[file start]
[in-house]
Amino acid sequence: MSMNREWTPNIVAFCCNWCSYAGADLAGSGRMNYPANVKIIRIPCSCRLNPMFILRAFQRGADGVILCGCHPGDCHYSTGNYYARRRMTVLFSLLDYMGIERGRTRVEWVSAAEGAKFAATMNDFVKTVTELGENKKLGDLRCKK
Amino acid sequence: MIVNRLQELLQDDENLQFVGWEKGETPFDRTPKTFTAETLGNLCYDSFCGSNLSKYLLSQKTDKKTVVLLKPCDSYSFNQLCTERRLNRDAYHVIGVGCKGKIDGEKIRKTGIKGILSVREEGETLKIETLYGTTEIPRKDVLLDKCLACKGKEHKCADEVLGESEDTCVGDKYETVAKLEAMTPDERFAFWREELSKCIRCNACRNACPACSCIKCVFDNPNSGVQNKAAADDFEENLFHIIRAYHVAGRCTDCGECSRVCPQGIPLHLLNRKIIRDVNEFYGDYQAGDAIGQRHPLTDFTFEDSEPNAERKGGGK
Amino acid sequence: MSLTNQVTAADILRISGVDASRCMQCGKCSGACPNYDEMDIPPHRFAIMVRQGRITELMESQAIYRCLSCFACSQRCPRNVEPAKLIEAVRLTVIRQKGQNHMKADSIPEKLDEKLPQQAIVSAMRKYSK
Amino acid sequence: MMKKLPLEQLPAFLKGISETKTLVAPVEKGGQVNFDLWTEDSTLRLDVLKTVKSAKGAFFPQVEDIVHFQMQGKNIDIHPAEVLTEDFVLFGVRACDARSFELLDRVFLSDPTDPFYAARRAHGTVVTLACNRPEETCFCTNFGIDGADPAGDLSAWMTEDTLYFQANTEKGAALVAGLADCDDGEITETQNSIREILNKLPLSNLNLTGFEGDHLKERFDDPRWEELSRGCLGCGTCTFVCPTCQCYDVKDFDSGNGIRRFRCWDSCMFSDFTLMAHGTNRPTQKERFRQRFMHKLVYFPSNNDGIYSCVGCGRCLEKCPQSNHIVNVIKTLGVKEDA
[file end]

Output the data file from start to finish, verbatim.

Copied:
[in-house]
Amino acid sequence: MSMNREWTPNIVAFCCNWCSYAGADLAGSGRMNYPANVKIIRIPCSCRLNPMFILRAFQRGADGVILCGCHPGDCHYSTGNYYARRRMTVLFSLLDYMGIERGRTRVEWVSAAEGAKFAATMNDFVKTVTELGENKKLGDLRCKK
Amino acid sequence: MIVNRLQELLQDDENLQFVGWEKGETPFDRTPKTFTAETLGNLCYDSFCGSNLSKYLLSQKTDKKTVVLLKPCDSYSFNQLCTERRLNRDAYHVIGVGCKGKIDGEKIRKTGIKGILSVREEGETLKIETLYGTTEIPRKDVLLDKCLACKGKEHKCADEVLGESEDTCVGDKYETVAKLEAMTPDERFAFWREELSKCIRCNACRNACPACSCIKCVFDNPNSGVQNKAAADDFEENLFHIIRAYHVAGRCTDCGECSRVCPQGIPLHLLNRKIIRDVNEFYGDYQAGDAIGQRHPLTDFTFEDSEPNAERKGGGK
Amino acid sequence: MSLTNQVTAADILRISGVDASRCMQCGKCSGACPNYDEMDIPPHRFAIMVRQGRITELMESQAIYRCLSCFACSQRCPRNVEPAKLIEAVRLTVIRQKGQNHMKADSIPEKLDEKLPQQAIVSAMRKYSK
Amino acid sequence: MMKKLPLEQLPAFLKGISETKTLVAPVEKGGQVNFDLWTEDSTLRLDVLKTVKSAKGAFFPQVEDIVHFQMQGKNIDIHPAEVLTEDFVLFGVRACDARSFELLDRVFLSDPTDPFYAARRAHGTVVTLACNRPEETCFCTNFGIDGADPAGDLSAWMTEDTLYFQANTEKGAALVAGLADCDDGEITETQNSIREILNKLPLSNLNLTGFEGDHLKERFDDPRWEELSRGCLGCGTCTFVCPTCQCYDVKDFDSGNGIRRFRCWDSCMFSDFTLMAHGTNRPTQKERFRQRFMHKLVYFPSNNDGIYSCVGCGRCLEKCPQSNHIVNVIKTLGVKEDA